How do you control your creation once you put it anywhere other than the private screen of your own device? How do you prevent yourself from being charged with infringement of copyrights?
A piece is born, the child of skill and inspiration. Wrought into existence by the powers of creation gifted to the worthy. It seek the light, the attention of others, to expose the frailness of from and structure for all to feel. How proud you are, the aching parent, before you even know success, and more so after. I have made a thing.
A month later this begotten offspring shows up on your feed or in your search under a different title, a non-familiar “by” line. No credit. No source. No links to heal your hurts. Claimed. Stolen. Disowned.
What do you do?
1. Preform seppuku as you never registered for copyrights for your work and the metaphorical adoption files have been sealed, thus rendering your soulchild a stranger forever. Sucks to be you.
2. Call a lawyer with a screenshot or a link of your original posting and the repost, and / or send the original file, preferably both dated.
Put the knife away. By U.S. copyright law - Copyright is granted to a content creator the moment an idea is fixed into any tangible form. And yes, that does include words on paper / screen.
“Many people assume that online content, or content found on Web sites, is not subject to copyright law and may be freely used and modified without permission. This is not true. Others think that online content is not protected unless it carries a copyright notice. This is not true either.” (1)
Begin by gathering as many evidence as you can, especially proof of the reposter identity, and file for a “Cease and Decease”. In the case of a fully justified and documented legal win, restitution will be anywhere from $200 (in a case of "innocent infringement") up to $30,000 per work infringed. (3)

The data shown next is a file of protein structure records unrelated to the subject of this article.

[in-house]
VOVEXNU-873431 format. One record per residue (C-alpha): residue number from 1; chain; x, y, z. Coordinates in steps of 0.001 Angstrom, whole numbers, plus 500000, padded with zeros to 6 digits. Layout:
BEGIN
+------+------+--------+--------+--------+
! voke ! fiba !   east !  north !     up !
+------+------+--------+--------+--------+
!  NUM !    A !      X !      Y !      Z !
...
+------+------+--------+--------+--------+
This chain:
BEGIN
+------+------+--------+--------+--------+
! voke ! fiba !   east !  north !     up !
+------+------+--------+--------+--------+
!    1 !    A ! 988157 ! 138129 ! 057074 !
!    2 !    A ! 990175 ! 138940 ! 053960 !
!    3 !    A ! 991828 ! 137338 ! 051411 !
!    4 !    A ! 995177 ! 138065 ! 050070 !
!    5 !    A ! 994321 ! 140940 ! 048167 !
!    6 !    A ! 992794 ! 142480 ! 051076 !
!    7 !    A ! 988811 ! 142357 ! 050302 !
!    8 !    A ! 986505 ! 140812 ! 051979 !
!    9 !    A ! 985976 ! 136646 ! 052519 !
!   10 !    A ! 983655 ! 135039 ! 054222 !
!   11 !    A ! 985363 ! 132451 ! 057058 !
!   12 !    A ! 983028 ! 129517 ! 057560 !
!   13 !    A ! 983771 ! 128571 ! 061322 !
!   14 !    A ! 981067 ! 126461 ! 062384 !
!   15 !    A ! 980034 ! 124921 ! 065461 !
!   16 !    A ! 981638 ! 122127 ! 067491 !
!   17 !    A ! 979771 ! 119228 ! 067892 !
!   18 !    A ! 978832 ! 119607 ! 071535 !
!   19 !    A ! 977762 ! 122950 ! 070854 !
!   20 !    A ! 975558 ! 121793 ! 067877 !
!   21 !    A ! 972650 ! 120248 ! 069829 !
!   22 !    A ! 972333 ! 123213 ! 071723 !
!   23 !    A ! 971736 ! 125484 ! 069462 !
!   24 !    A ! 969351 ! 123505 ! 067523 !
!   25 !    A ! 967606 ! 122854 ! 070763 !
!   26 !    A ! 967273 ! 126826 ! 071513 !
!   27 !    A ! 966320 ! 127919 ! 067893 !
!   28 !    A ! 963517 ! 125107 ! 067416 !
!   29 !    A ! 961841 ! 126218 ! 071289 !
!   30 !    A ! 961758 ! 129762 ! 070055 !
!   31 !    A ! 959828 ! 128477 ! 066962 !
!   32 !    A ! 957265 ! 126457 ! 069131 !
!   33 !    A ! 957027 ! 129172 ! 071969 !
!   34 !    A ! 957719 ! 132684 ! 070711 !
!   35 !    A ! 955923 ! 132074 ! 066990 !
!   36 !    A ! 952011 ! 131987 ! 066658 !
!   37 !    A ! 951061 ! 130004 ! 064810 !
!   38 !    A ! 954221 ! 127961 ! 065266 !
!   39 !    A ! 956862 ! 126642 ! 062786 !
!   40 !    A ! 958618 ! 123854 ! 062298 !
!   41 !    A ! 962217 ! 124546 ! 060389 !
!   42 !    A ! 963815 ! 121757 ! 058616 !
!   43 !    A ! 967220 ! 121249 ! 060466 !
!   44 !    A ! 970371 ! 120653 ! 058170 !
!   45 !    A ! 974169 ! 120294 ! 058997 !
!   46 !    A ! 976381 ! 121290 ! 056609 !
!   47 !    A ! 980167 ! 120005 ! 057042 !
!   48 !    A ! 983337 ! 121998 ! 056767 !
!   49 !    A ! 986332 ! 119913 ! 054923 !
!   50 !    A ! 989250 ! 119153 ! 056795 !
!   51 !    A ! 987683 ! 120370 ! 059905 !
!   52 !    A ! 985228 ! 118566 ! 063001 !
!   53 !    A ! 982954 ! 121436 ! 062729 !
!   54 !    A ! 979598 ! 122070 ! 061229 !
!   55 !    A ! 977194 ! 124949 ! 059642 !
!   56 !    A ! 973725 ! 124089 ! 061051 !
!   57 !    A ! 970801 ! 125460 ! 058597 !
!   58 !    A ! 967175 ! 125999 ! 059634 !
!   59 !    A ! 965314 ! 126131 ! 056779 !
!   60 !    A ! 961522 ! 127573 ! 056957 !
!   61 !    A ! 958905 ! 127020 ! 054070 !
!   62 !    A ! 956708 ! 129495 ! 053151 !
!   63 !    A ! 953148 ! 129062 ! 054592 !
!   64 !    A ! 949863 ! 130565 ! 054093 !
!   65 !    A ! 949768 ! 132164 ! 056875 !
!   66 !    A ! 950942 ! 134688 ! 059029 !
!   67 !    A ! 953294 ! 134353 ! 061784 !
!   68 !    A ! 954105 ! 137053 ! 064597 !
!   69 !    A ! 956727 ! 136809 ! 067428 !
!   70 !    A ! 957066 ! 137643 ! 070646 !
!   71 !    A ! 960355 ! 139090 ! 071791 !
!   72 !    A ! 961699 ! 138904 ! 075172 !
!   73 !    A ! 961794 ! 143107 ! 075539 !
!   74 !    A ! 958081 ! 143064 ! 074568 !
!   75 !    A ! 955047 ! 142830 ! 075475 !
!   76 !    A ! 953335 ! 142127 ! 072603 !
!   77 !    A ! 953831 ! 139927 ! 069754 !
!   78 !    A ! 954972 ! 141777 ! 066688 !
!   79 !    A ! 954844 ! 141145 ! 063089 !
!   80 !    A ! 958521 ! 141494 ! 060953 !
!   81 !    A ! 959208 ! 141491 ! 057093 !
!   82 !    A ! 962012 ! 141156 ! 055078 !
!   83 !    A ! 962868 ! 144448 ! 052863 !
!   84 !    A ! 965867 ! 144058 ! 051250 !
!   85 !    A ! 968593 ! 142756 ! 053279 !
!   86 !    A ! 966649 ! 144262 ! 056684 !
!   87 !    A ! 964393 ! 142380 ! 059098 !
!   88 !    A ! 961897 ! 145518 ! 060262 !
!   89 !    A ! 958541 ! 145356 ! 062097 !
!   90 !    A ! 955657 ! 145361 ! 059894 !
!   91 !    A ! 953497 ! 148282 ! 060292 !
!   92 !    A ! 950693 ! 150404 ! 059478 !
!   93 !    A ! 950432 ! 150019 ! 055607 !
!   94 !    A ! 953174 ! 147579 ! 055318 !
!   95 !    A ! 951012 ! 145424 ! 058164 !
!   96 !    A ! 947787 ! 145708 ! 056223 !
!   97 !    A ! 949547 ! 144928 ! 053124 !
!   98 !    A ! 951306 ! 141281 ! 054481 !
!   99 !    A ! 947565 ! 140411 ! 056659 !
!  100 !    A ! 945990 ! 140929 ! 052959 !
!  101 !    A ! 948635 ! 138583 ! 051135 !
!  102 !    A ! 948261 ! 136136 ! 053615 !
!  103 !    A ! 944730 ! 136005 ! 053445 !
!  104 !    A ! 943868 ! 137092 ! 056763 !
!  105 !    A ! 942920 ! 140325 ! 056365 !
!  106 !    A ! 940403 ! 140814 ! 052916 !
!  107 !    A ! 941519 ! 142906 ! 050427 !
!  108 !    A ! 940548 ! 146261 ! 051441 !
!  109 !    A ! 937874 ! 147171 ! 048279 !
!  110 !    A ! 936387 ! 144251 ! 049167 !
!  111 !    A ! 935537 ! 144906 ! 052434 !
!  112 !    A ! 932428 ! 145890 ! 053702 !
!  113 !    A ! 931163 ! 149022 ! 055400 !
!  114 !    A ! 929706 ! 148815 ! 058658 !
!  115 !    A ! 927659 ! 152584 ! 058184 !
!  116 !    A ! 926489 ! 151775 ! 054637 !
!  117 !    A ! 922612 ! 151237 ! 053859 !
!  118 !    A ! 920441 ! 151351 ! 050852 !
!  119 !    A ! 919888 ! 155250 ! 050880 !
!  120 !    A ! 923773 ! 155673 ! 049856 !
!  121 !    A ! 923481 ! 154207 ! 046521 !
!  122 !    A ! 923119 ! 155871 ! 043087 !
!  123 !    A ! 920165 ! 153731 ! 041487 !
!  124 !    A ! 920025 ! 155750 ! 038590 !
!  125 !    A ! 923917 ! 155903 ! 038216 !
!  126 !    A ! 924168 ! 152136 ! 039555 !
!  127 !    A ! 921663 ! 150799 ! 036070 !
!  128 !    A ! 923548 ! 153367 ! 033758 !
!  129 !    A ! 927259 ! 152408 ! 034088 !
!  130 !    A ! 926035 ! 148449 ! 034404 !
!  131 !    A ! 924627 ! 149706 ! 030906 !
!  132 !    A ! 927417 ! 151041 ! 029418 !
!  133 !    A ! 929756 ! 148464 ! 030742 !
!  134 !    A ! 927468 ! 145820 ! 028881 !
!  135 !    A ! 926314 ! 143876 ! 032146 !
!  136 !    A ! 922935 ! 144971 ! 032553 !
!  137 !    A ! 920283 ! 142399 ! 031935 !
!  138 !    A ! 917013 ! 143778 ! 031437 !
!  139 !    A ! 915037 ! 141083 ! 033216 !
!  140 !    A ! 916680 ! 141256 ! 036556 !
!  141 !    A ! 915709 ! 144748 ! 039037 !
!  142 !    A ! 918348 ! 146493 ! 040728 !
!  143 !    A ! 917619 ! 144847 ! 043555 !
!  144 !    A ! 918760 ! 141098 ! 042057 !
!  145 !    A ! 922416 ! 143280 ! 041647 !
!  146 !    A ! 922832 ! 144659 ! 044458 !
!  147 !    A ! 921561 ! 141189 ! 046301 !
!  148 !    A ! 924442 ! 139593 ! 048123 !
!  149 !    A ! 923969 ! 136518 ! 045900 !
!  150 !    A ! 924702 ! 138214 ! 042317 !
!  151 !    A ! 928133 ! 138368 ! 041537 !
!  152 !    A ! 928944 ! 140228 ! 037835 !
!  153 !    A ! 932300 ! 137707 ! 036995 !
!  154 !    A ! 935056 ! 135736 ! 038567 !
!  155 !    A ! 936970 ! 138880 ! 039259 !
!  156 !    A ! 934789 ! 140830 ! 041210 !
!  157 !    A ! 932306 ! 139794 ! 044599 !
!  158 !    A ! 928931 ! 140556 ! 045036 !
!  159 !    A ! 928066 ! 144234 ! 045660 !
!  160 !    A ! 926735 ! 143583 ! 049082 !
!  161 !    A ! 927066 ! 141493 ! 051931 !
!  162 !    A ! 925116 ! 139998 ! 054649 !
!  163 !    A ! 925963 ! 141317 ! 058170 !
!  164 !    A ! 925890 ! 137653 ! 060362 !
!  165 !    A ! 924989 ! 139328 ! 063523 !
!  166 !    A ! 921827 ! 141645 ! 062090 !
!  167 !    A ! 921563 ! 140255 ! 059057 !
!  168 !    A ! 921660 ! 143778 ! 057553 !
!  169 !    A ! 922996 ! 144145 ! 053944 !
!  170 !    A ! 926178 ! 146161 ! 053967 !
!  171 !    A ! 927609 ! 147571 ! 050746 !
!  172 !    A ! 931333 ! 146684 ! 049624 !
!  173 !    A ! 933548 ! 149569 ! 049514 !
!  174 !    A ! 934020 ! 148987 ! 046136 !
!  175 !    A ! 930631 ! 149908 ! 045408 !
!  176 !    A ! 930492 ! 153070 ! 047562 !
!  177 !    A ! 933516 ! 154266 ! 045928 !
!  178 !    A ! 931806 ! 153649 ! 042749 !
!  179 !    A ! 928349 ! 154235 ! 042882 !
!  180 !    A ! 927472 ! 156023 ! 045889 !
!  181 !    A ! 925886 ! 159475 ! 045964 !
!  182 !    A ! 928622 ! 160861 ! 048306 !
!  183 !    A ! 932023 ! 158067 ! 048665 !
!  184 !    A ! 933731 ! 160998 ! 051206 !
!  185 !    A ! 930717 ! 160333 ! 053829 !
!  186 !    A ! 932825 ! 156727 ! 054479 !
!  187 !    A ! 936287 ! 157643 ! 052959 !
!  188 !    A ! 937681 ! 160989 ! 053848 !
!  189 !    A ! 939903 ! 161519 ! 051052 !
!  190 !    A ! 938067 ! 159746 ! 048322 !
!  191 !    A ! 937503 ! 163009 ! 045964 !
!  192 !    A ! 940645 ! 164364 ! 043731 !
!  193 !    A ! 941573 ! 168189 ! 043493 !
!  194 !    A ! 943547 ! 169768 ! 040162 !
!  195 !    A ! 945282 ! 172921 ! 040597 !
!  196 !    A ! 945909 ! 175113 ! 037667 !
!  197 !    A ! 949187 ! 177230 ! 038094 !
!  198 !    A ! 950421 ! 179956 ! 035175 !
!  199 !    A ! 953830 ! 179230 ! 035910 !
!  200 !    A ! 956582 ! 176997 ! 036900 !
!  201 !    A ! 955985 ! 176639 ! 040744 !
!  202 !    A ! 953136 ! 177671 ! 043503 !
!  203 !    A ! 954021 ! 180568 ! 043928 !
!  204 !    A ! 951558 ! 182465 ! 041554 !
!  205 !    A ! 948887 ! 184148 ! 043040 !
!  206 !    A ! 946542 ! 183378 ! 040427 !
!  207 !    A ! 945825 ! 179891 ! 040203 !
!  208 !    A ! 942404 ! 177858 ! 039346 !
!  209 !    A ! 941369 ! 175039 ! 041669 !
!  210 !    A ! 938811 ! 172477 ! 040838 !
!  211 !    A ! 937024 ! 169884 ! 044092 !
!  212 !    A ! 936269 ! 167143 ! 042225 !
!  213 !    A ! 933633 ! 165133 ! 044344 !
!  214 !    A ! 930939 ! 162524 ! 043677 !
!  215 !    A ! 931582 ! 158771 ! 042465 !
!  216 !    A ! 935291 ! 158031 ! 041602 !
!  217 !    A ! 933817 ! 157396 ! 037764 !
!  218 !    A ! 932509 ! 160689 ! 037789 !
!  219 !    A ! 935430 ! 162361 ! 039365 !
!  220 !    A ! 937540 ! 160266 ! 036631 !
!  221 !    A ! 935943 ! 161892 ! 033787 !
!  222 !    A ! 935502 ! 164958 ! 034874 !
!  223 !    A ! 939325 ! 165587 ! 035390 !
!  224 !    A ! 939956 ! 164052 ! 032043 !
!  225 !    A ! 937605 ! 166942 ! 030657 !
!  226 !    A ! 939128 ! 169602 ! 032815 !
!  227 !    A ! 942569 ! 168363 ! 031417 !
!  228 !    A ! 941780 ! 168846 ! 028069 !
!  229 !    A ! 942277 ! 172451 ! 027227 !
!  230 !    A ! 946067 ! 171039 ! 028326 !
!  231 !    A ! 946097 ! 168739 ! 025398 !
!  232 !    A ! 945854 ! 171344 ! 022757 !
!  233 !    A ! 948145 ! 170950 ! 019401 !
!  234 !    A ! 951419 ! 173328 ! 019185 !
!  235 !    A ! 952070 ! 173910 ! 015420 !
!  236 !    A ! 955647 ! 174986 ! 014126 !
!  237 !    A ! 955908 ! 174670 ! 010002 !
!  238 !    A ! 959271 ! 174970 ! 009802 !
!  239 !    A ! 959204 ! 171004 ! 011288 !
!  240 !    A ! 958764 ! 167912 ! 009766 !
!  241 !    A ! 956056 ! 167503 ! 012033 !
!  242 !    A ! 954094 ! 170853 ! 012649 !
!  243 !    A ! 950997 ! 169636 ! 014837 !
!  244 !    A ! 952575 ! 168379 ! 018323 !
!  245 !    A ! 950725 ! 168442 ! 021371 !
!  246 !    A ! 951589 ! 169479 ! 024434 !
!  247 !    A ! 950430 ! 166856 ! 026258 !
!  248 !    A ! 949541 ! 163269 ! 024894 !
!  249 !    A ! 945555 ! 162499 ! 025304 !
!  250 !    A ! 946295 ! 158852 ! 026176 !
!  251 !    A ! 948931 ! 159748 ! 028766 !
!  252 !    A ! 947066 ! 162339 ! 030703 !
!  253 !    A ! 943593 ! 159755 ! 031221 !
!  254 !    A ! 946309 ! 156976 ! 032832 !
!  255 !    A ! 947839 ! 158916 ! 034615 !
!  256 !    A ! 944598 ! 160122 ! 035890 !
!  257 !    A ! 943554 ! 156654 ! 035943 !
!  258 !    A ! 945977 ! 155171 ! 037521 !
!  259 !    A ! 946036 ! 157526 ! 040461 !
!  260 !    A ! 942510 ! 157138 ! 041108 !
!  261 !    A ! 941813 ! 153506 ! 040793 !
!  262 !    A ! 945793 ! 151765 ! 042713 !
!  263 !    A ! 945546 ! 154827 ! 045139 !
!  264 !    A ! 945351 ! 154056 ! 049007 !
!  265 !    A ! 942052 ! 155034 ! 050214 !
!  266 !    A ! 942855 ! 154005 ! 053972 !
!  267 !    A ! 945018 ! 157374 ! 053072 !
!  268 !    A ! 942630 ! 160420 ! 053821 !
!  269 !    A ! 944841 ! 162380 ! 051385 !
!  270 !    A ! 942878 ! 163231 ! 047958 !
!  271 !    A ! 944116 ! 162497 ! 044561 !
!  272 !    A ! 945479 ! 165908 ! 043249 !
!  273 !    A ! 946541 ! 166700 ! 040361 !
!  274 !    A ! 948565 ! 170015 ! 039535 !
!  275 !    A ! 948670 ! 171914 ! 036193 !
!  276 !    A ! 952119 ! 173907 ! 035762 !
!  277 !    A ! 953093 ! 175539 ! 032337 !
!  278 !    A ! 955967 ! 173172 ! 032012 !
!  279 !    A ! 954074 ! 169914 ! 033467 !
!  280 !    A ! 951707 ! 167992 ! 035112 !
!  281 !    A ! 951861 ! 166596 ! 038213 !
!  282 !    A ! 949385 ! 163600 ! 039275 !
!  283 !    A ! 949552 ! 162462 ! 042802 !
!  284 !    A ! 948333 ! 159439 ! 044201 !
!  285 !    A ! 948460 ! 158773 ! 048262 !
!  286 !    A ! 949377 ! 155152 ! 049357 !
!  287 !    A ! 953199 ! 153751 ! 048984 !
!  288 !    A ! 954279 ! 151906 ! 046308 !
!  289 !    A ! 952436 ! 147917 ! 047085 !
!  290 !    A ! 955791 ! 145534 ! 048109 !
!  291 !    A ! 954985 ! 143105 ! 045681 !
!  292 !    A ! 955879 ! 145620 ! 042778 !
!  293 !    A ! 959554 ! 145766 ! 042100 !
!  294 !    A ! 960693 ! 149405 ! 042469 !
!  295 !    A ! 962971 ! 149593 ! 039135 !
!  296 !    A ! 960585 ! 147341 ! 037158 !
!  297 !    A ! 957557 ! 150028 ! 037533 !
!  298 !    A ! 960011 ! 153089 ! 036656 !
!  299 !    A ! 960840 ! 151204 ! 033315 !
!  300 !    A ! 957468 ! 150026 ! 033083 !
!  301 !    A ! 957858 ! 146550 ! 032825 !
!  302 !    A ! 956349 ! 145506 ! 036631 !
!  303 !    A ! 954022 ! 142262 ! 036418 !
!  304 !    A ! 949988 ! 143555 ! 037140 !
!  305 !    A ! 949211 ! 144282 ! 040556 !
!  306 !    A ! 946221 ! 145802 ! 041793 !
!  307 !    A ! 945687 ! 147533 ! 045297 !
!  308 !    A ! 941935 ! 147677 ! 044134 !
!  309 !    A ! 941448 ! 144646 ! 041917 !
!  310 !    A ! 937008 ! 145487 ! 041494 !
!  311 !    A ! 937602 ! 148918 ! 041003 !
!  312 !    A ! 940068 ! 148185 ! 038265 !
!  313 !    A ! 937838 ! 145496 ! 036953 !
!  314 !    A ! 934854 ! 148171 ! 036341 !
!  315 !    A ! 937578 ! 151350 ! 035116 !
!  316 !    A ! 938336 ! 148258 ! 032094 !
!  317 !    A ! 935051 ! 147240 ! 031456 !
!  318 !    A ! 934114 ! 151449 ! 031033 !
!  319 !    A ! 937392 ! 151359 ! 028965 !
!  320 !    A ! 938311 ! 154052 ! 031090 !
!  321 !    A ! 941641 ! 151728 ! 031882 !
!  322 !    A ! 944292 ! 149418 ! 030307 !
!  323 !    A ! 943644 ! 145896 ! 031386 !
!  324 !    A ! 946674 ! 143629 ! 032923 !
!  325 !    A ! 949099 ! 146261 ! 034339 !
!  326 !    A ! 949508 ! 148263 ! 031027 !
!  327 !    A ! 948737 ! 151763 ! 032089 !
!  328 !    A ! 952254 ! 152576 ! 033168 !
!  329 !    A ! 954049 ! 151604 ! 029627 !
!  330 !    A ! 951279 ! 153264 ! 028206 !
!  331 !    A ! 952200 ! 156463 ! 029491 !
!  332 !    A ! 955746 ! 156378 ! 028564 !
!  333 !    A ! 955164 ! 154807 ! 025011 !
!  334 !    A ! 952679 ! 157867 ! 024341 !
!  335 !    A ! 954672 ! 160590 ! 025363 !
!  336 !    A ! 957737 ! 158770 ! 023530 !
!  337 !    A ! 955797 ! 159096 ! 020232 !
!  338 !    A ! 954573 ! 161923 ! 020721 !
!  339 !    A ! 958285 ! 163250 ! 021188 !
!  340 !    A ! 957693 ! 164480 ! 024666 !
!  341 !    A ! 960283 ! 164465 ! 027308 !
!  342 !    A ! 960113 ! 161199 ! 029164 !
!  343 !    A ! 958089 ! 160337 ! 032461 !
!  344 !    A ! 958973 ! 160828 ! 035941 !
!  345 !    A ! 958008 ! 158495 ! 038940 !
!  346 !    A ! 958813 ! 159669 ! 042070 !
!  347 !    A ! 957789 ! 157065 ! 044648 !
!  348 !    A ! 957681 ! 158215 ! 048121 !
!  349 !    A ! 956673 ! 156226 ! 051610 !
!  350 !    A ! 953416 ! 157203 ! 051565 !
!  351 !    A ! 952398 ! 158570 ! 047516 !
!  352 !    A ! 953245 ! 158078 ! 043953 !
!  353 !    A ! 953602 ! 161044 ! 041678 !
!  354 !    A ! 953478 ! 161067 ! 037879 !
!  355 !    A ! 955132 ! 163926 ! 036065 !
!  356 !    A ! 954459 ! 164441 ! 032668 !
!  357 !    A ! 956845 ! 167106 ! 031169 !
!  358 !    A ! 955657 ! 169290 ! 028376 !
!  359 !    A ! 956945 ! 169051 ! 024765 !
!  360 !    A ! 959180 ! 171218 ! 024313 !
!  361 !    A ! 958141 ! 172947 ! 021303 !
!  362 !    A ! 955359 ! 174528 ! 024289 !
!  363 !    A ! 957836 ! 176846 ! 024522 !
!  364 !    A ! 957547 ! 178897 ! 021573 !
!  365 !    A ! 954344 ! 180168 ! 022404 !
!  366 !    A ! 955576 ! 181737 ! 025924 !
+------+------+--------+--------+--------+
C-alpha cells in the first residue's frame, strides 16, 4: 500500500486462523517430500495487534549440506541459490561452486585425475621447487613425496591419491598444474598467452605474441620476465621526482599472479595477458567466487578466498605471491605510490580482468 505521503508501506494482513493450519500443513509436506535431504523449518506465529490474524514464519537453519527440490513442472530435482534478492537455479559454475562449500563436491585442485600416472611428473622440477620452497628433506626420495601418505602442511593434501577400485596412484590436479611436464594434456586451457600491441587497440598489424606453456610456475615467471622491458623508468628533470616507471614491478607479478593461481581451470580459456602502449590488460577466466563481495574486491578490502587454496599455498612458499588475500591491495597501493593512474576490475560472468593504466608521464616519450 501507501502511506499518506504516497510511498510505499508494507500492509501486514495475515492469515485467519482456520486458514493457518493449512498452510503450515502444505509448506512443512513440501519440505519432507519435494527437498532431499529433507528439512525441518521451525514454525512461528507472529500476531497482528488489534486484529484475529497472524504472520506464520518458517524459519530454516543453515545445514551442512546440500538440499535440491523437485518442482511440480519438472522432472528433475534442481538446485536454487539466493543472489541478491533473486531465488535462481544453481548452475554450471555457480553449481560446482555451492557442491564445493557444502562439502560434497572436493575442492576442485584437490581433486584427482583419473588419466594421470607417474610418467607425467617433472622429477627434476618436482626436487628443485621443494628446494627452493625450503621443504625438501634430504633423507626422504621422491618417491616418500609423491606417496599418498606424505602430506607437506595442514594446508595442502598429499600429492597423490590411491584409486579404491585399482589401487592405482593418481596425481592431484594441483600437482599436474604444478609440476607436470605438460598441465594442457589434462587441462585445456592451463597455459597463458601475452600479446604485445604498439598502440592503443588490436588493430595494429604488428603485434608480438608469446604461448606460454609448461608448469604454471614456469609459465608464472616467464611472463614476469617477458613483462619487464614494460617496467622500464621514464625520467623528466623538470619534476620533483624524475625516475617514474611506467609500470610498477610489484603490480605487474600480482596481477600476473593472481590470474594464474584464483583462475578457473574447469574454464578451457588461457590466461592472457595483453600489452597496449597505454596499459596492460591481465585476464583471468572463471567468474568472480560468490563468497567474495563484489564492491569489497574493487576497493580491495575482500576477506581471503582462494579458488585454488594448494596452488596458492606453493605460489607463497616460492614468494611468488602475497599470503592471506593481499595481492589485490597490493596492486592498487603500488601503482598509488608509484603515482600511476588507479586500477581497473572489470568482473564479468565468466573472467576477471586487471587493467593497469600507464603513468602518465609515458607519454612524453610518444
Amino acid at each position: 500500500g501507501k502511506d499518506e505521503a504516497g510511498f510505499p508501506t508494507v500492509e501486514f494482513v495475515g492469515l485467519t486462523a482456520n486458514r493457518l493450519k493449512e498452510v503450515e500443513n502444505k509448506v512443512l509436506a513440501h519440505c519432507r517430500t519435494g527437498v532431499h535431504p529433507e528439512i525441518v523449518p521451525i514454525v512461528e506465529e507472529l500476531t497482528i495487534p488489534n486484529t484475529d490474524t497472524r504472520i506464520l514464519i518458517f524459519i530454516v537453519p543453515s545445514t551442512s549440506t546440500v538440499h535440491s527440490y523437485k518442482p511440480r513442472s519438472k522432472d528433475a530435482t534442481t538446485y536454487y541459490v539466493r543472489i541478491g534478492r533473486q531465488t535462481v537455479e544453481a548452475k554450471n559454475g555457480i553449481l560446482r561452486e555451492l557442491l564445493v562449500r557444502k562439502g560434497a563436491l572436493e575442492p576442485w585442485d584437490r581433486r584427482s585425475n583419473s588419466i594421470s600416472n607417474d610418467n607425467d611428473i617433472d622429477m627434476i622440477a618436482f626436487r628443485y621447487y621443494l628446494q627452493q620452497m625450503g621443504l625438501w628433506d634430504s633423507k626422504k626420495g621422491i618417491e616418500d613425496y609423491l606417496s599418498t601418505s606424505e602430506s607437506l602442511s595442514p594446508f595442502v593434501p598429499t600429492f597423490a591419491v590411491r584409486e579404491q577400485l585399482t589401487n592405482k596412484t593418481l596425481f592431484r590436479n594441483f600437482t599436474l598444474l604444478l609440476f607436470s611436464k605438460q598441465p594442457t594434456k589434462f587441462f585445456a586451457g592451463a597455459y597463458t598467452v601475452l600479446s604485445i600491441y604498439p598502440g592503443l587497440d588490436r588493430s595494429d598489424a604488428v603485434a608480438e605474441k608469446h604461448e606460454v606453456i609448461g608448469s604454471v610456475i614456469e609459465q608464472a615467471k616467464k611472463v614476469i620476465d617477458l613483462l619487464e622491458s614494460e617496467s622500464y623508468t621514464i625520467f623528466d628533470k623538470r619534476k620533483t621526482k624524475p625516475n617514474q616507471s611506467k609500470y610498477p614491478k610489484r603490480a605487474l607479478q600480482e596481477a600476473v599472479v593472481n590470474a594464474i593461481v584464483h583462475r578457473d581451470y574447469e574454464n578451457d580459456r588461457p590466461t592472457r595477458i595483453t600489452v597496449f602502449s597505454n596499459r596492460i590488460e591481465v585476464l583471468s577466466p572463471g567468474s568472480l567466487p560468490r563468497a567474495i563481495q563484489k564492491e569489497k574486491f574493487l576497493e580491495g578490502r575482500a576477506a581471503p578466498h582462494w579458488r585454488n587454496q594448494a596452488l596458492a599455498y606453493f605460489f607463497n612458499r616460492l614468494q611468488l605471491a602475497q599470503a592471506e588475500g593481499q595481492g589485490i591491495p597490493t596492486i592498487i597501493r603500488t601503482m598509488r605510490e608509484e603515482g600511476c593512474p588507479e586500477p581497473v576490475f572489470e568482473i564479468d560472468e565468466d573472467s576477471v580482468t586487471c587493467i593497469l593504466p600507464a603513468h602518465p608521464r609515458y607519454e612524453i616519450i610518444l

Also, contact Google. Using written content search and monitoring tools, you can locate reposts of your OC and get google to remove them from search result. Online content that is deemed “duplicate” or “low quality” can get completely booted from Google search results.
Do not take this for granted. Google’s operating mode does not mean your OC is safe. If someone gets higher ratings on their website than yours has, Google could interpret the situation as though you are the copyright infringer. It is, therefore, always in your interest to monitor your content. (2)
However, before we go out guns blazing crying for the blood of our wrongdoers, try contacting the person involved. Maybe they don’t even realise it’s a big deal, maybe they’ll get scared by being called out, only intending to lie in the safety of social webbing.
Now, what about making sure you can use other people’s materials without infringing upon anybody’s copyrights, or plagiarism? Basically, you can freely use any content as long as:
1. It was published before 1923.
2. The author expressly gave the content to the public domain.
3. It was published and copyrighted before 1989 and the copyright expired.
Do not despair, this doesn’t mean you need to go buy a shovel and go dig through the back storage of your local library for newspaper clipping from 1964. We do have the right for Fair Use!
“Fair use allows for short quotes from another work to enhance your own, as long as your usage does not in any way diminish the commercial value of the copyrighted content. ” and ALWAYS with citations and credit! - Learn more at: http://www.wedowebcontent.com/library/copyright-law-and-web-content-original-web-content/#sthash.r3D3A2oq.dpuf
See? Just like I did up there.
Make sure you give source and credit when you do use anything you’re not completely sure is not copyrighted, and even when you are. It is the right thing to do, wouldn’t you want the same to be done for you, even if someone is using your public domain content?
Feel free to use any piece of this blog post in any way you see fit, as I hereby expressly give this to The Public Domain.
Pic in article is “I made this” from http://nedroidcomics.tumblr.com/post/41879001445/the-internet